For this week’s challenge I’m calling on all abstract artists to join us! This exercise is a crash course in composition. We are going to learn how to place the different elements of a drawing. The purpose is to come up with a system to insure that our pictures have an interesting and engaging design. Today’s challenge is a kind of analytical approach to creativity.
We are going to learn the thumbnail approach to help overcome the stress induced by the dreaded white page!
What is soooo cool about today’s lesson is that it can be applied to both realist and abstract art. So in a way I’m going to challenge the misnomer that these two genres of art are somehow separate!
Choosing our source material
For today’s challenge we are going to borrow elements from two old master ink drawings.
We are going to use part of the Roman ruin from the drawing below:
And you can choose one of the following characters drawn by Giovanni Battista Tiepolo:
Simplifying and flattening our main shapes
We are going to do a series of very small, quick, drawings so it is important to simplify our main shapes. No detail. We want to reduce each element into a flat shape we can draw in less than 30 secounds.
Often I will get really excited about an idea I have for a drawing and I will start a very finished version before trying out different approaches. I will get two-thirds of the way through my drawing and all of a sudden a better composition will hit me.
By taking the time to rough out a bunch of small versions of our final drawing, we avoid this kind of mistake. Also it’s a great exercise to start to develop your own personal aesthetic or theory of design. Our goal is to do somewhere between 6 and 12 quick sketches. We want to try out a variety of different compositions.
Placement of shapes
First step is to block out a rectangles on a blank page. It should measure about 2 inches or the length of your thumb. Keep your thumbnail small. By keeping it small we make it impossible to include detail in out drawing. At this stage detail is our enemy.
Start by making your rectangle into an evenly spaced grid. Create three equal columns and three equal rows. Drawing corner to corner, draw an X across your rectangle. Repeat the same process for the next 2 thumbnails. For now keep your rectangles the same shape and dimension.
Using these grids we can think of our canvas in terms of different quadrants. Using your three thumbnails, lets try three different designs where we keep the architectural shape in the top left quadrant. For each drawing lets place our figure shape in a different column.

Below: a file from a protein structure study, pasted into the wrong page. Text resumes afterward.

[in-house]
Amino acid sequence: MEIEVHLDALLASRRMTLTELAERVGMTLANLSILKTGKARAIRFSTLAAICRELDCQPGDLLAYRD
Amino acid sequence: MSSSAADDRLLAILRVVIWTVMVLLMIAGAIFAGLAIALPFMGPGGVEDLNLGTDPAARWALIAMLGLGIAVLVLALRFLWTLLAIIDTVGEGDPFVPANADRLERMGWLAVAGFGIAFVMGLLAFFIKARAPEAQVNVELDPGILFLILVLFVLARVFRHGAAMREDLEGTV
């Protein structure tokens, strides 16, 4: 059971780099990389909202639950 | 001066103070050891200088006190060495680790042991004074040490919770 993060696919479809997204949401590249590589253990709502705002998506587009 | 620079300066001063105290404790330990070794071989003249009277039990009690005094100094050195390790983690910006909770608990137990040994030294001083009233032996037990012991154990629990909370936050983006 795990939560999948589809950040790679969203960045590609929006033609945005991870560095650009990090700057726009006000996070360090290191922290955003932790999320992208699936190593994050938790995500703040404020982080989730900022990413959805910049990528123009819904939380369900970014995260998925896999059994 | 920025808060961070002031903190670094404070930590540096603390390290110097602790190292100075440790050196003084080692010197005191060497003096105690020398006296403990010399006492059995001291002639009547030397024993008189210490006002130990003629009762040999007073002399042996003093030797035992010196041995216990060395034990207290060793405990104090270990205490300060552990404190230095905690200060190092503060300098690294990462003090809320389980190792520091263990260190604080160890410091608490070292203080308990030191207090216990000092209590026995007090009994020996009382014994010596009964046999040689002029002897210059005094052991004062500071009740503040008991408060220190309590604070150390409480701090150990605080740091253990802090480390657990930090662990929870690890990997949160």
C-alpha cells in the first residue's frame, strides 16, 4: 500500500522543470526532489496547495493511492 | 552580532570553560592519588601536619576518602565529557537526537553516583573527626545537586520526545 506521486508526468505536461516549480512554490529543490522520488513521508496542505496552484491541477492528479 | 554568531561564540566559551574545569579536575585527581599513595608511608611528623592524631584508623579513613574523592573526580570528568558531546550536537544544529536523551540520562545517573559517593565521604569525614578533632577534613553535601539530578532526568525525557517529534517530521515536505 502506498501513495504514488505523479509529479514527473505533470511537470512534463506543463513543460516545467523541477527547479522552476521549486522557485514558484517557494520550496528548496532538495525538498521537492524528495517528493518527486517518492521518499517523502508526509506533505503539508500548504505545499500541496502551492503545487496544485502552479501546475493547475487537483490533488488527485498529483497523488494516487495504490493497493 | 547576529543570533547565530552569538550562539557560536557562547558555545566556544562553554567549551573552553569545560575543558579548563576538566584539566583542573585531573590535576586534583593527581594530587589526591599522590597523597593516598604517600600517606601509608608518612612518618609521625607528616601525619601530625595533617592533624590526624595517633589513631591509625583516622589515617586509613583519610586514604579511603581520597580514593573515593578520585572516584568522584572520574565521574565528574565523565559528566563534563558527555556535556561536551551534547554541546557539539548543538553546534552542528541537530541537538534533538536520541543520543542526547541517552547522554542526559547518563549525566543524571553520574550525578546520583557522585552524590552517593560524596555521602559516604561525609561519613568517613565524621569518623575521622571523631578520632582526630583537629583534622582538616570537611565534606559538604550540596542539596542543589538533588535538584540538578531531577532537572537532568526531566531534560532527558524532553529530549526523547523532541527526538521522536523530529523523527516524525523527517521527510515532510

If you like one of those designs, now try 2 to 3 designs where you keep the figure fixed and instead move your architectural shape from left to right.
Size of shapes
Another way to vary our design is to play with the size of our shapes. Grid out three more thumbnails (3 x 3). Choose your favorite design from the last exercise.
Let’s say your design has the figure in the bottom right of the canvas and the architectural shape in the top left corner. Again let’s keep the architectural shape fixed. In the next two thumbnails, let’s grow our figure. First, Let’s take it all the way to the top row. For our third version, we can actually grow the figure to a size beyond that of the canvas. Let’s make it so big that you only see the lower half of the figure.
Again choose the design you most like and let’s try two new versions where you keep the figure fixed and grow and shrink the architectural shape.
Shape of your canvas
Working this small gives us ultimate freedom. Another great way to inspire new designs is to change the shape of your rectangle. Try flipping your rectangle from a portrait format to a landscape format. Or try varying the proportions of your rectangle. It is amazing how much the shape and orientation of your page will inspire composition!
Using line to guide your design
Instead of using a grid, we can use line to help us think about the spacing and relationship of the different elements in our picture.
A couple lines to keep in mind are:
2. S curve
3. C curve
4. L curve
5. Diagonal line
Start your composition by indicating one of these lines. Now think about how you can place your elements so that their positioning suggests the line. To better understand look at the following example by Andrew Loomis:
The aim is to produce at least 12 different thumbnail designs. Each new design should build on idea discovered in the last sketch. Once you have come up with a really great design, do a larger more finished version of the drawing!
For any abstract artists, why not use this design as a starting point for your next painting? Or you can play with the shapes. Reduce them to something even more simple. Or changes some of the lines from straight to wiggly. The possibilities are endless!